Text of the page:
On the Frontiers of Medicine
Oct. 2, 1907
If you have back problems, you might try this method, used by “Dr.” Thomas H. Storey, an unlicensed chiropractor : Have the patient lie down with his head on one chair and his knees on another. Then get on the patient’s back so all your weight is resting on the spine. Next, put your knee in the small of the patient’s back. Then twist the patient’s neck.
And for good measure, you might put a drill between the vertebrae and whack it with a mallet a few times.
Unfortunately, this treatment didn’t help a San Bernardino farmer named Dominick Premus. In fact, it killed him, according to his widow and the California State Medical Board.
But Storey said: “Just allow me to give a practical demonstration of my simple apparatus. I will show that a treatment could not be injurious. I do not use heavy tools. The mallet with which I drive back adhering vertebrae does not weigh more than half a pound. It really doesn’t hurt to any great extent. I have a drill covered with rubber. That is laid against the vertebrae that are pushed up and a blow with the mallet sends the offending ones back into place. In the Premus case, his vertebrae were apparently immovable. I worked on him for some time but, unfortunately, was unable to dislodge the vertebrae.”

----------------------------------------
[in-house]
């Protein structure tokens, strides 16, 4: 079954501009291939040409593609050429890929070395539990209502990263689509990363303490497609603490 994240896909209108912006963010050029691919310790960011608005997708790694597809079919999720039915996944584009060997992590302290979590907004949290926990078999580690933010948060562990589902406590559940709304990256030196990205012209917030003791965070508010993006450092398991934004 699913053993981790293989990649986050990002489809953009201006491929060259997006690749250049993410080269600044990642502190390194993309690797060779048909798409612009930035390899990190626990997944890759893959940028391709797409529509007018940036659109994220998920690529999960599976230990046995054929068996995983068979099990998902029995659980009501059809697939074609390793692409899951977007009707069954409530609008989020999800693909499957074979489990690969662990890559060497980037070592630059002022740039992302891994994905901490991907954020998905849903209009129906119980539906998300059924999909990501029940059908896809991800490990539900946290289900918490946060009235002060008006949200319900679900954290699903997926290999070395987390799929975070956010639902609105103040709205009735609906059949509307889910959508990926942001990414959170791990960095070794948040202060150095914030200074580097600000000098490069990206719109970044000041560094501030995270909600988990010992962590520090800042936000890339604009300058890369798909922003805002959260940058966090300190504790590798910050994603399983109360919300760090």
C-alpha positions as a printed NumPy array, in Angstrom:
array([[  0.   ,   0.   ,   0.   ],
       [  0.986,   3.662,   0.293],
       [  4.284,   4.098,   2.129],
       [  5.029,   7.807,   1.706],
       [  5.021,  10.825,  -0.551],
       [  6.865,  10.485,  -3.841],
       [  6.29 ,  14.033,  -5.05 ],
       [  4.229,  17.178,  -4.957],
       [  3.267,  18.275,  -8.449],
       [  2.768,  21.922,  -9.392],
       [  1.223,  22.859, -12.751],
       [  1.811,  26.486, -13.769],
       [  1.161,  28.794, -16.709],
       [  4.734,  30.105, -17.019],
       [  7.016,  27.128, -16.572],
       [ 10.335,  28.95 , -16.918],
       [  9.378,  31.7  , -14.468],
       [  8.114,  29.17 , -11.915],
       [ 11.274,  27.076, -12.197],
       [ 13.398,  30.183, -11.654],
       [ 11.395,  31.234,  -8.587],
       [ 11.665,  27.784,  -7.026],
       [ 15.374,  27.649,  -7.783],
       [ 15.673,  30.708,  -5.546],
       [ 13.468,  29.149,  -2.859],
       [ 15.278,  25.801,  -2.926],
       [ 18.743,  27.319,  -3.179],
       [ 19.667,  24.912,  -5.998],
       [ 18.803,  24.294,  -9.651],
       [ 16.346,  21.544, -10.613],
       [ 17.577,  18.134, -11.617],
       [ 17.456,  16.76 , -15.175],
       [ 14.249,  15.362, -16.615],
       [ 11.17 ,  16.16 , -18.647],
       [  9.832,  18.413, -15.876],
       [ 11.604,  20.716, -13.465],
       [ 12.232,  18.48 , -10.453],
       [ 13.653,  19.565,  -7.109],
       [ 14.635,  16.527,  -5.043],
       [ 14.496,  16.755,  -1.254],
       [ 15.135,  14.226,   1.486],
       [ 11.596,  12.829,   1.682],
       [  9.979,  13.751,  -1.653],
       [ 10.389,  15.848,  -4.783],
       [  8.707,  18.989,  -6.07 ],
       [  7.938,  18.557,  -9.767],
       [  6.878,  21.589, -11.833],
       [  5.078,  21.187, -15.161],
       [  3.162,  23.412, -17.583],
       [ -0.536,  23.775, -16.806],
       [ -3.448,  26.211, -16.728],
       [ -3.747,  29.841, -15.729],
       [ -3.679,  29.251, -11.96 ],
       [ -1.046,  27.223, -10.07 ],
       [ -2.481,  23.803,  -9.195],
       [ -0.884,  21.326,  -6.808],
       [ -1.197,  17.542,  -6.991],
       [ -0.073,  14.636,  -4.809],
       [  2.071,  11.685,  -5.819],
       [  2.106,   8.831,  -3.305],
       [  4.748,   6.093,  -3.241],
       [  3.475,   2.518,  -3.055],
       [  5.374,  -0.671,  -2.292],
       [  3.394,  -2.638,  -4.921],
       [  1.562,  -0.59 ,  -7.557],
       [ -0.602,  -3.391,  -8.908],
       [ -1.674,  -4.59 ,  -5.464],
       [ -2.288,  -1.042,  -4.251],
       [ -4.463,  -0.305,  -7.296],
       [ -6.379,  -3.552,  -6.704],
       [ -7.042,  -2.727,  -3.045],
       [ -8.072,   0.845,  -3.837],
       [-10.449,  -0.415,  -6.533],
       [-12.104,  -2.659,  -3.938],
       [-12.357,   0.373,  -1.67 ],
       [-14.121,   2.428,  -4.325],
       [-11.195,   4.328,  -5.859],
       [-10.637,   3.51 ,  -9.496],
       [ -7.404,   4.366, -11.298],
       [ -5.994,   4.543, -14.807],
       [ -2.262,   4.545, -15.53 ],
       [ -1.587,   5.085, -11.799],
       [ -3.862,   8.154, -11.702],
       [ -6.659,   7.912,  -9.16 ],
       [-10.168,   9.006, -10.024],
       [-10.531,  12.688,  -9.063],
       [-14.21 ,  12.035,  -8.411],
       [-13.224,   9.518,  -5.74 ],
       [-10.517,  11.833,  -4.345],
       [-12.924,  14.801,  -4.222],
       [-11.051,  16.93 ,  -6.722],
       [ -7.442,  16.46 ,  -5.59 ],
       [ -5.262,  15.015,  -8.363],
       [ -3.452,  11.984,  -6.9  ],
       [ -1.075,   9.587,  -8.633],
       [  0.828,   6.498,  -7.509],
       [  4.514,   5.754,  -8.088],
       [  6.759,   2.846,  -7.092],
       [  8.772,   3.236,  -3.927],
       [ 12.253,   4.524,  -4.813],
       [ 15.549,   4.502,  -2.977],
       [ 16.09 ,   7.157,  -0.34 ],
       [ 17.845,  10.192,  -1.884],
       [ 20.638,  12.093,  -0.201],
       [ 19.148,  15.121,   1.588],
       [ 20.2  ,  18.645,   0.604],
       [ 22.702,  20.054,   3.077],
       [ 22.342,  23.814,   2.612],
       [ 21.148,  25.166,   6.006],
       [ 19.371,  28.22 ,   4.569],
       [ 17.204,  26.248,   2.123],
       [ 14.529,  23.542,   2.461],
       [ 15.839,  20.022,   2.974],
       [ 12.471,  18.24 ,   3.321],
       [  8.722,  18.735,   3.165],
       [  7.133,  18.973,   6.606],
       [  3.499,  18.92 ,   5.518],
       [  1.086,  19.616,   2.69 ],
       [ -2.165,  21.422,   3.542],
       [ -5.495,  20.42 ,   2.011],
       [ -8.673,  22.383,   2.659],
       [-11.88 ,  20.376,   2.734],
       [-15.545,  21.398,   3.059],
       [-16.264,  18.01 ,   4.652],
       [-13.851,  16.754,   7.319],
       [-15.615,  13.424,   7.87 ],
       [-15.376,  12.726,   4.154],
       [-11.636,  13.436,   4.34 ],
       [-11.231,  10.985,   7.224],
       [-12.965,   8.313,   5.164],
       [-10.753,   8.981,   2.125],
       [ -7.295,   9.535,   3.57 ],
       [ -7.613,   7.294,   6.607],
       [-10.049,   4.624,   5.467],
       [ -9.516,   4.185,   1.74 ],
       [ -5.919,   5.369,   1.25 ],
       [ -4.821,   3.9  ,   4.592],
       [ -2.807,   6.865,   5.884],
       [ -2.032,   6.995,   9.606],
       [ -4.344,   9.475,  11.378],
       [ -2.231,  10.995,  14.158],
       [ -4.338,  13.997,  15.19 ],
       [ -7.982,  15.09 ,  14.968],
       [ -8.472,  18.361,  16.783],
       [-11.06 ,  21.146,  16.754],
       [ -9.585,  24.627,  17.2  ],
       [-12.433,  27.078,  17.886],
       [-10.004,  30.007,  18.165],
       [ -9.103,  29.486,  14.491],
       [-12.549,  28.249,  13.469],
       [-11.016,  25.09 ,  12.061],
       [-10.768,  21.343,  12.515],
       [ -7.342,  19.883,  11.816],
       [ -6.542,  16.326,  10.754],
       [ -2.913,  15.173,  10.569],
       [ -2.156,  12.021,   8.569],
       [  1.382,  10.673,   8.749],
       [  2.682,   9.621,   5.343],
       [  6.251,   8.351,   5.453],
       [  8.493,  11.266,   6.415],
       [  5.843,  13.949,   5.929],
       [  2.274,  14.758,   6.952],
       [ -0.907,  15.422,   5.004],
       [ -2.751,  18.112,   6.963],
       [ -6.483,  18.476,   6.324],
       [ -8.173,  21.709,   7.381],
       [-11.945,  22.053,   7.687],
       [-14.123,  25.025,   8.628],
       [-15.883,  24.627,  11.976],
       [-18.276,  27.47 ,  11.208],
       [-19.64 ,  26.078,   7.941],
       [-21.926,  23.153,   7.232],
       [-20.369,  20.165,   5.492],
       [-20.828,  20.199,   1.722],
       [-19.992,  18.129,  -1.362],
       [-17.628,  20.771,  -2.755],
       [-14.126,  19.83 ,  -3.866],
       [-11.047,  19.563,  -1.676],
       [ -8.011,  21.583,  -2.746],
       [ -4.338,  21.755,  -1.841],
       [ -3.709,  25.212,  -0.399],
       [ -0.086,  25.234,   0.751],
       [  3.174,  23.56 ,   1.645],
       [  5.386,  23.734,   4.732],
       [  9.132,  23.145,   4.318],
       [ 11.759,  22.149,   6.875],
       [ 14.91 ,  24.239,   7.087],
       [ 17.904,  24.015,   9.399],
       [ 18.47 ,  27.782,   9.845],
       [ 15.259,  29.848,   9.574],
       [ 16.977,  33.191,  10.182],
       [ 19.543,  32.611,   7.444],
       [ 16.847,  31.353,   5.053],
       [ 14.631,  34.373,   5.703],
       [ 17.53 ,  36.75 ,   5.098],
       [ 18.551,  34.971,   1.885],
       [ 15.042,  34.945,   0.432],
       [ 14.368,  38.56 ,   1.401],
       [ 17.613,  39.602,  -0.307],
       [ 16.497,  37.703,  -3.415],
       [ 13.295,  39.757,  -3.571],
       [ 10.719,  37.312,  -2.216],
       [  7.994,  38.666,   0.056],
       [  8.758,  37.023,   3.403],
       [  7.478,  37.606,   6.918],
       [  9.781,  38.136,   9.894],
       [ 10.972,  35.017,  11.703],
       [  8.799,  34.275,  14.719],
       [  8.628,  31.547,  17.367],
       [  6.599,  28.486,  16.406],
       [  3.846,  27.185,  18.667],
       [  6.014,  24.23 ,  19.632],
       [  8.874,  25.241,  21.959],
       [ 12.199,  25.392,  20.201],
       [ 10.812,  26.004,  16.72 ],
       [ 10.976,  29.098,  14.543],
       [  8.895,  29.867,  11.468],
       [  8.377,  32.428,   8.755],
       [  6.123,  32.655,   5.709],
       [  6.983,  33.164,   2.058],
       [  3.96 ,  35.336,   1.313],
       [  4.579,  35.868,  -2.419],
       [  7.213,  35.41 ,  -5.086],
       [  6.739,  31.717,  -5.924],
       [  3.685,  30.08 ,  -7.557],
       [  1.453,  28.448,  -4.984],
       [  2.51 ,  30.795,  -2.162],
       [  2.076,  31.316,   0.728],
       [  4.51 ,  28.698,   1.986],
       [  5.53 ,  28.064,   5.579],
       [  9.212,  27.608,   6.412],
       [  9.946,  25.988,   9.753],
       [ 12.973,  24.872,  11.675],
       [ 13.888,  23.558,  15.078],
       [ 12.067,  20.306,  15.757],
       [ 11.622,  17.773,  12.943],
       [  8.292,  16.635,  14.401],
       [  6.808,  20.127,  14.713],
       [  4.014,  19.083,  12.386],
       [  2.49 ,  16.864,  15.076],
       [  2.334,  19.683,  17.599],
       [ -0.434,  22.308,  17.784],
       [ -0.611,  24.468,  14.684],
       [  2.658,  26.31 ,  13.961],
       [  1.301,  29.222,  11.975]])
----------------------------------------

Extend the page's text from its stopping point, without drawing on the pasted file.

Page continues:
“Why is it any worse to tap a man’s spine lightly with a drill and a mallet than it is to use the knife?”
Storey also noted that another doctor was the last one to treat Premus, giving him an injection close to the heart.
“I do not fear prosecution or persecution,” he told The Times. “Jealousy of other doctors has caused me much annoyance, it is true.”
Storey took an impromptu vacation in Mexico and didn’t return to Los Angeles until the next year, when he surrendered to authorities. He was ordered to pay a $500 fine and serve 60 days in jail for practicing medicine without a license, but the sentence was overturned on appeal in 1909.